Many hospitals are keeping positions permanently open (deliberately not filling them) and forcing nurses to care for more patients, resulting in unsafe staffing ratios and increased possibilities injuries. Many facilities are also cutting into ancillary nursing staff, such as nursing assistants (patient care technicians) to save a dollar, while forcing the nurses to pick up those cares as well.
One possible solution to this "nursing shortage," as I see it, is to create an incentive for hospitals and other facilities to hire and train new grads to give them the opportunity to become those experienced nurses which they so eagerly seek. This a far more cost-effective solution than "importing" foreign-trained nurses and goes much further to stimulate our economy, on every level.
Please, I urge you NOT to support the Emergency Nursing Supply Relief Act. Support our local nurses instead.
Kate F, RN, BSN
- 5Jun 24, '09 by pennyalineQuote from oslogirlFrom a nurses/employees point of view, yes he should be fired. From a business point of view, he's Superman. He is, regrettably, the embodiment of what health care is.They are not so particular?. What's that supposed to mean? Does it mean he can import nurses, work them harder and pay them less? The land of milk and honey? Streets paved in gold?. Is he nuts? What jibberish. Enough already! He should be fired, ASAP.
- 7Jun 24, '09 by SoundofMusicWell, we've got to stop electing jerks like this to Congress. Democrats, Republicans -- they're ALL corrupt! Look what is going on in the US in general with illegal immigration. They're allowing millions in illegally and paying them less while reaping larger profits. It's called SELLING OUT AMERICANS.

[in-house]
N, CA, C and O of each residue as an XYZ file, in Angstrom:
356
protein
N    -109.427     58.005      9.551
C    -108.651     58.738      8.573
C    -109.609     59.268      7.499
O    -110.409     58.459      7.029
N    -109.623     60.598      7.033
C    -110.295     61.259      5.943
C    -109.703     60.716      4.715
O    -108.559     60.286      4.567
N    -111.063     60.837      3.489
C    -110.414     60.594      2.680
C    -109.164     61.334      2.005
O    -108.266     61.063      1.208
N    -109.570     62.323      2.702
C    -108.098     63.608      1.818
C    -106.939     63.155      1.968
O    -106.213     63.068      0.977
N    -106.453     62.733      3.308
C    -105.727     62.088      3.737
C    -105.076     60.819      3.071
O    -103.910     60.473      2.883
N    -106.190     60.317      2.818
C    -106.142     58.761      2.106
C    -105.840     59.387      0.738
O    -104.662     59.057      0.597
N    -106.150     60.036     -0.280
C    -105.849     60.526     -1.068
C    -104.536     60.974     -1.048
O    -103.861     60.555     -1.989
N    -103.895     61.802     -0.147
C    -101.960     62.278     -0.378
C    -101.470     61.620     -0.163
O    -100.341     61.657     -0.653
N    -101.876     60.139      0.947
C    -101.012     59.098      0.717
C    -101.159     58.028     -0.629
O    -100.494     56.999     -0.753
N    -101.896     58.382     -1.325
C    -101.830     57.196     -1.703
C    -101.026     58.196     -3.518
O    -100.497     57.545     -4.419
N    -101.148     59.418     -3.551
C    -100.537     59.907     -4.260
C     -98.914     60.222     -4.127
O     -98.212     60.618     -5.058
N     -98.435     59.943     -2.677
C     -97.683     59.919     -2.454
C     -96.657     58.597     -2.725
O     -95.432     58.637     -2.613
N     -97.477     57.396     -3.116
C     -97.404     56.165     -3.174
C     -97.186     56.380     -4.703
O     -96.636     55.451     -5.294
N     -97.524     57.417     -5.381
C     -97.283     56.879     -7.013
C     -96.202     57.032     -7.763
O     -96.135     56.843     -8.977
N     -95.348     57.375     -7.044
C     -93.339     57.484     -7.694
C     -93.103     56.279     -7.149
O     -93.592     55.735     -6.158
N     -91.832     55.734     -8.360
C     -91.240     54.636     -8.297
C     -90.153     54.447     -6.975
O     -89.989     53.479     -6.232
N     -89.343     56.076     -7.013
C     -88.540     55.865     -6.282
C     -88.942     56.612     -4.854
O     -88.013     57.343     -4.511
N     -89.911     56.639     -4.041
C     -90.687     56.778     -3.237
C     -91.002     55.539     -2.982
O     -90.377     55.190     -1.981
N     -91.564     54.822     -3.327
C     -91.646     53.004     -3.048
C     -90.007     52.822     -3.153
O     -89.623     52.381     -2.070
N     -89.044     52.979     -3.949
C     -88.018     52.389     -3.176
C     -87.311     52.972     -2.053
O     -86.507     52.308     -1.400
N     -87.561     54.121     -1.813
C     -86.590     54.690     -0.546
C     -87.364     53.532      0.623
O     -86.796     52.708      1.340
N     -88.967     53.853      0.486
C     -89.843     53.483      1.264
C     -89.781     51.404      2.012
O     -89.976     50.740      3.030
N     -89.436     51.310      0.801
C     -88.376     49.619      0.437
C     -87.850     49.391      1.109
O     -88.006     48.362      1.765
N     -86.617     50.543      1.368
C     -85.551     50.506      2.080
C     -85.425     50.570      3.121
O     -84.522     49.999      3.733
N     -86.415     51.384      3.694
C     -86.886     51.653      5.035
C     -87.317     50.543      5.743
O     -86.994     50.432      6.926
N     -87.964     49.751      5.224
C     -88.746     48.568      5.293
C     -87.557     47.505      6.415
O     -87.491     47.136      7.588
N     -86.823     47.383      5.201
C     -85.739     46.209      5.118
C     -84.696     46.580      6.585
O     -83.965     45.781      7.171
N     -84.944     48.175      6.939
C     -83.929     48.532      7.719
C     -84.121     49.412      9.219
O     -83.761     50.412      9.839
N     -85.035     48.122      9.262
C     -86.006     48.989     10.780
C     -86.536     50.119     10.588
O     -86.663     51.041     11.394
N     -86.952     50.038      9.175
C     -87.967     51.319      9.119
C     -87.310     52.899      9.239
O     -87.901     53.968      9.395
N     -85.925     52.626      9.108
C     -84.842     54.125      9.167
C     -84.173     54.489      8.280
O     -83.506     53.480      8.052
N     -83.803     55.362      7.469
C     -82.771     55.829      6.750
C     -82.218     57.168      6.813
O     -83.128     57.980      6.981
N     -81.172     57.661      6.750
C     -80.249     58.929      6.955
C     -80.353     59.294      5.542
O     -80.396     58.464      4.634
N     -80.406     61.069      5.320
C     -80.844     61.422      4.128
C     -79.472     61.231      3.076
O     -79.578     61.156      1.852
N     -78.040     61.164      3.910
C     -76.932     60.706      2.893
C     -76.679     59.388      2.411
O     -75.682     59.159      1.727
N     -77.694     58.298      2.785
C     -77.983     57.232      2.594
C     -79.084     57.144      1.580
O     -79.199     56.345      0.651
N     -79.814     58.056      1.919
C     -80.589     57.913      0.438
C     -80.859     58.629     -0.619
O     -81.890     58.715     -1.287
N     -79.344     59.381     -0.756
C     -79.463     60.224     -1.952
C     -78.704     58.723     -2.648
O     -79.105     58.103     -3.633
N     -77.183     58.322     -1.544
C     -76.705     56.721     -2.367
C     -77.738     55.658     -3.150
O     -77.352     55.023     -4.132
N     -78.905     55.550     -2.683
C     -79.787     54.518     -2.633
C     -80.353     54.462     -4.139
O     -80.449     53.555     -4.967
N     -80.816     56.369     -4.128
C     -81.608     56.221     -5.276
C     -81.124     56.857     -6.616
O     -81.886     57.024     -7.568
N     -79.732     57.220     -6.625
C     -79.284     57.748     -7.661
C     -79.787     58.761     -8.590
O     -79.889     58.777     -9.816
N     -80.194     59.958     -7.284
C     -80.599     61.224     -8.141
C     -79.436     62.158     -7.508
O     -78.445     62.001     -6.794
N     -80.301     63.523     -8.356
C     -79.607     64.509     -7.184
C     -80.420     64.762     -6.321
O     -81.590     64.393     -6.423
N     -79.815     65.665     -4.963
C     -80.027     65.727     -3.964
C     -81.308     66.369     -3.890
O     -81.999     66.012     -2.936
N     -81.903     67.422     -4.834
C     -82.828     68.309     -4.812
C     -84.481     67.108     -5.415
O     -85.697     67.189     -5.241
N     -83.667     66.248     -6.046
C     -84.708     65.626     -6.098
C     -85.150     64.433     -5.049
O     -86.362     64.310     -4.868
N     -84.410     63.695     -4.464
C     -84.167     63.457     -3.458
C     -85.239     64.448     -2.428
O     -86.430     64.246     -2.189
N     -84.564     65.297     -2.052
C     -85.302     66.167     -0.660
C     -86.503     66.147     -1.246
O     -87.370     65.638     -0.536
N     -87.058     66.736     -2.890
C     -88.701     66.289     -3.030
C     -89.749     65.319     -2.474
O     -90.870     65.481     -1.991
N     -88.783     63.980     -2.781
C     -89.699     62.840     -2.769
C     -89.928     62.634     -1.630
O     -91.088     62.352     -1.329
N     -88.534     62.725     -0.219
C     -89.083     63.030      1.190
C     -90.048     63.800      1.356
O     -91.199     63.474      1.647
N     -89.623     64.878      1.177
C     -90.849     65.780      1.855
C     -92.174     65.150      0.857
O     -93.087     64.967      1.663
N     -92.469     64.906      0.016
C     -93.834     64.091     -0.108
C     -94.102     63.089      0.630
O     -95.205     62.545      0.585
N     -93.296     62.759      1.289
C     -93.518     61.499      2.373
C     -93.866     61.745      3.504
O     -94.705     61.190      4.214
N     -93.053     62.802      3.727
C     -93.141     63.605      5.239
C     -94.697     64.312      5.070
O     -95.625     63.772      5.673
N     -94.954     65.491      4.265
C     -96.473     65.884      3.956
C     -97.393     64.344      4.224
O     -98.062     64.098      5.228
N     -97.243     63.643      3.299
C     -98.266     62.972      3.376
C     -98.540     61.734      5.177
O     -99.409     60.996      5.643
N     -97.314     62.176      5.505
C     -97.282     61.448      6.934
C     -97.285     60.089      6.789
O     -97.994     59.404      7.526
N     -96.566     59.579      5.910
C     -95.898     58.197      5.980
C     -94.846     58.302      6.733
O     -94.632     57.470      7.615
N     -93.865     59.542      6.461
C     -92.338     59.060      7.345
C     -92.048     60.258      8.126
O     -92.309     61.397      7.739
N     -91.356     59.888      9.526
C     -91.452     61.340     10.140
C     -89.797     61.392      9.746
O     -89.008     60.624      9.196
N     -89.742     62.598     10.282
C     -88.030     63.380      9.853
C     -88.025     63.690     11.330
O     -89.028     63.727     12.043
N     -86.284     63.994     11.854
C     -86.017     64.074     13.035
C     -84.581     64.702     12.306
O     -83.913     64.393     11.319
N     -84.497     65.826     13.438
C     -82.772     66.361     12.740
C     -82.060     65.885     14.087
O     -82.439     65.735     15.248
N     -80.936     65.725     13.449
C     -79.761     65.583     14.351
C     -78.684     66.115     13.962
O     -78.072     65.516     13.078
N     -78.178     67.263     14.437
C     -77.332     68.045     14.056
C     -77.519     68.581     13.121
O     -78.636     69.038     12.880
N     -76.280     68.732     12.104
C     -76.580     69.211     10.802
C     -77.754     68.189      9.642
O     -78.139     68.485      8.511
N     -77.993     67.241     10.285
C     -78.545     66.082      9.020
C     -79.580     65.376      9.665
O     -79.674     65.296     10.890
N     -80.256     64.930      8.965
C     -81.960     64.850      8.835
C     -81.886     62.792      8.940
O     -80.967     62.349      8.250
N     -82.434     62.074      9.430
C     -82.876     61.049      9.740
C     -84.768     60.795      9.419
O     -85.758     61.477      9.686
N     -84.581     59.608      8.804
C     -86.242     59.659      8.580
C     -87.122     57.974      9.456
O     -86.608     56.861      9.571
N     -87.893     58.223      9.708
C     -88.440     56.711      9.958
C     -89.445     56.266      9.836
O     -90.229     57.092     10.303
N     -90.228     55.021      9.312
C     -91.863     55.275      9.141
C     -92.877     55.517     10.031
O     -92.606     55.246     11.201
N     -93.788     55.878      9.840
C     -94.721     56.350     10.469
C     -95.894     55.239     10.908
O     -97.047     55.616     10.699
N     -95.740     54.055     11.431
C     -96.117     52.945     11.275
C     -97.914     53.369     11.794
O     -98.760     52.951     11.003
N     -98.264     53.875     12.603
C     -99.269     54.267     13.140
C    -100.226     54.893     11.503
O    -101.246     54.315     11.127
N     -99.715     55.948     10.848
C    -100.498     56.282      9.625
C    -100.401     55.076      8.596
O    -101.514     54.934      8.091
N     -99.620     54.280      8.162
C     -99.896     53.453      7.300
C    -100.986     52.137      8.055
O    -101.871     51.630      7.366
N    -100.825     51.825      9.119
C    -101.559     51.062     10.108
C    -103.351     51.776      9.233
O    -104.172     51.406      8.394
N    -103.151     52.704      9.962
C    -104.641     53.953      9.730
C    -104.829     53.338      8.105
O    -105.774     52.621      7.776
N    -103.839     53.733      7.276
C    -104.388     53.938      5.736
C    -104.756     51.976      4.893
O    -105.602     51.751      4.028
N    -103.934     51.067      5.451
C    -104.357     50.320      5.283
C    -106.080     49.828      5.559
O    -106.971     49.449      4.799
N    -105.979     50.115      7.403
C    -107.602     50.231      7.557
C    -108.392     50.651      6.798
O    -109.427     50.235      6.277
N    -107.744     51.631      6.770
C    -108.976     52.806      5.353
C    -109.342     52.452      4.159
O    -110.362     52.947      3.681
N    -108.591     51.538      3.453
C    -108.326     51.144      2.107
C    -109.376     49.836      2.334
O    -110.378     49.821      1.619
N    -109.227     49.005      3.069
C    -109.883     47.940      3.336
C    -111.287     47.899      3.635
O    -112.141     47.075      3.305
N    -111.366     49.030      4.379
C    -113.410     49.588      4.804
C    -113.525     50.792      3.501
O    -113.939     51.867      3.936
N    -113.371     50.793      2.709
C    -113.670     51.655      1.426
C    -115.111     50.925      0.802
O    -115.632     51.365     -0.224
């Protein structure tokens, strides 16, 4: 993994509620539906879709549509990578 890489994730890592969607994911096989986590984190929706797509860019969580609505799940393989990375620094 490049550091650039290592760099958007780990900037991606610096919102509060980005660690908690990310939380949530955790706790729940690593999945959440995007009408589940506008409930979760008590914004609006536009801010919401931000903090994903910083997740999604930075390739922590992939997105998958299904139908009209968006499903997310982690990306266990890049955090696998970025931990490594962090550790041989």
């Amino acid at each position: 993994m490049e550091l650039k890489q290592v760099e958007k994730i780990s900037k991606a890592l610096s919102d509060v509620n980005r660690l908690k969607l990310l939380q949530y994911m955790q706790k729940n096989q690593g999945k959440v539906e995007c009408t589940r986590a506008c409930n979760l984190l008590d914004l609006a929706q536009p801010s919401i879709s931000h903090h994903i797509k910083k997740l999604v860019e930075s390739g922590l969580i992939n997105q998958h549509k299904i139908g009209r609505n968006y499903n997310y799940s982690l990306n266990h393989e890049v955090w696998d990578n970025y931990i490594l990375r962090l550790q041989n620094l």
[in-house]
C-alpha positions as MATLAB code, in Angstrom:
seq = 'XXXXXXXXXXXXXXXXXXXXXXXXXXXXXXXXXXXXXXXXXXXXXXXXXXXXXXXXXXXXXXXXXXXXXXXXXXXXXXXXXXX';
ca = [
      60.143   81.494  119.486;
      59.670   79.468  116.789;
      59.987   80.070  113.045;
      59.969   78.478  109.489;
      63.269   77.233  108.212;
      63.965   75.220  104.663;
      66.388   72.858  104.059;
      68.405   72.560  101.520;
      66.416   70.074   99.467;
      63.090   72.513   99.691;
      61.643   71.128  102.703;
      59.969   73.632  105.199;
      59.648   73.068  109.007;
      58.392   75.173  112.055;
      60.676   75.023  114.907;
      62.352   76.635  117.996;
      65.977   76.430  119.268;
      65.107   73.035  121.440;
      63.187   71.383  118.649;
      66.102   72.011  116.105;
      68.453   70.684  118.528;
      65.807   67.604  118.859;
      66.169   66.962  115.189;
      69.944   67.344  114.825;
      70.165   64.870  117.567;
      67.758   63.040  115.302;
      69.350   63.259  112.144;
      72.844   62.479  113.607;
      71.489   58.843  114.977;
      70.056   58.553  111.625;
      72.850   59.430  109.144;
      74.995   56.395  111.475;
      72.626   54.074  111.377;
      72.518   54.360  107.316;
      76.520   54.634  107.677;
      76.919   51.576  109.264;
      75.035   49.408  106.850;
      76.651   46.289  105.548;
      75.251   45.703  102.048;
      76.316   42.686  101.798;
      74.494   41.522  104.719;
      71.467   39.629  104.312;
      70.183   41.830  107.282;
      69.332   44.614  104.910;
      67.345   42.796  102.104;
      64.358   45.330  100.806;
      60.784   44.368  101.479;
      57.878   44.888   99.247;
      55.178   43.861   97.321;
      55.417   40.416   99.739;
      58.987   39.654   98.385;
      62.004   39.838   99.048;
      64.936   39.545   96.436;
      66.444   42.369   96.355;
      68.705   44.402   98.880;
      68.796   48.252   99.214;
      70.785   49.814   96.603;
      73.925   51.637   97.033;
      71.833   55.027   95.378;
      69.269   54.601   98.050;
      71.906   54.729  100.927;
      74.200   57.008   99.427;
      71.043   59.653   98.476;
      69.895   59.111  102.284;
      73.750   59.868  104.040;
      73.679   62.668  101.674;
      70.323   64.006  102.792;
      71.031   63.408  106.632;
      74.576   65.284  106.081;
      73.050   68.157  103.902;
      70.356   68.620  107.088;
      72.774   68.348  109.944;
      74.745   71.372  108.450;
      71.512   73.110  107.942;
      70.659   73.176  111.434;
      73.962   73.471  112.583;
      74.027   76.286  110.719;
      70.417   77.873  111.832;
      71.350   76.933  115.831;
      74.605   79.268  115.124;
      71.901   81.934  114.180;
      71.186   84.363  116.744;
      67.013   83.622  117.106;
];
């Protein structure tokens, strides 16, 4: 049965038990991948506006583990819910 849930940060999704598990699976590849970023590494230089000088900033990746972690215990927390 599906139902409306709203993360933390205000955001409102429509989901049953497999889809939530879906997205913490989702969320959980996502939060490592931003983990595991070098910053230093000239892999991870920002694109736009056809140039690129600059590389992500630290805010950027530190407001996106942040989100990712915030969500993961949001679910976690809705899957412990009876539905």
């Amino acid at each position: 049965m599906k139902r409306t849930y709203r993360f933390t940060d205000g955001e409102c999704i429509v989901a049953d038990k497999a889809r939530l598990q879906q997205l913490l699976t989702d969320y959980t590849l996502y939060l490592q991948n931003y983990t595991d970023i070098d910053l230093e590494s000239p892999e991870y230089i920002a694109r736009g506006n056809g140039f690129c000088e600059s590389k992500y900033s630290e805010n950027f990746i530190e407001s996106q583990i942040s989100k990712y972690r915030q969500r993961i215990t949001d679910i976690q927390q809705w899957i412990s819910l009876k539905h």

But people are oblivious. They wanted Hope and Change, and all we get is change without the hope.
Sadly, this is what plays out on a broader scale in this country every day. That's why a lot of Americans are protesting our government through the tea parties. It sounds corny, but most of our reps in Congress really do need to be fired and the entire placed cleaned out and replaced with reps who are LOYAL to Americans first, or we are all going to find ourselves out of work and living in a nation we will no longer even recognize.
- 5Jun 24, '09 by SoundofMusicThe thing is, this WON'T be temporary. Once these nurses get a foothold here, they will never leave. They will also bring over family members and will demand that they be cared for -- all on the taxpayer's dime.
Then we American nurses will be told that the Fillapino nurses are just "doing the jobs American nurses won't do" for less of a wage.
Don't even think it won't happen -- our government has been doing this w/ the Mexican illegals for years now -- and California is just about bankrupt because of it.
- 4Jun 24, '09 by KosmonavtDo you know what's the starting pay rate at that hospital? It's $25.84/hr . When that dude decides it's time to the address the shortage maybe he will consider giving pay raise to nurses, not to himself and other top management.
Also, many facilities eliminated ward clerks, CNAs, and expect nurses to do it all. So, maybe they need to address the retention issue as well?
This particular hospital does not have enough CNAs either. Do you know what the starting pay rate for CNAs there? Guess. $8.91/hr. The top-payed CNAs make $11.90/hr at that facility. That's not even fully. Even if they bring more nurses, they will not be able to retain them. The sooner the CEO with understand that, the better for his facility.Last edit by Kosmonavt on Jun 24, '09
- 2Jun 24, '09 by Chapisomg i can't believe this-when there's so many americans here willing to do the job and are turned down, what about me, i'm fixinf to start ns in this coming semester, this makes me sick and i can't believe they're willing to pay for non american nurses than to train their own in their country!
does anyone have the link to where we, or at least i, can write my state representative/senate? we all need to do this, so they know how we feel!
god bless our usa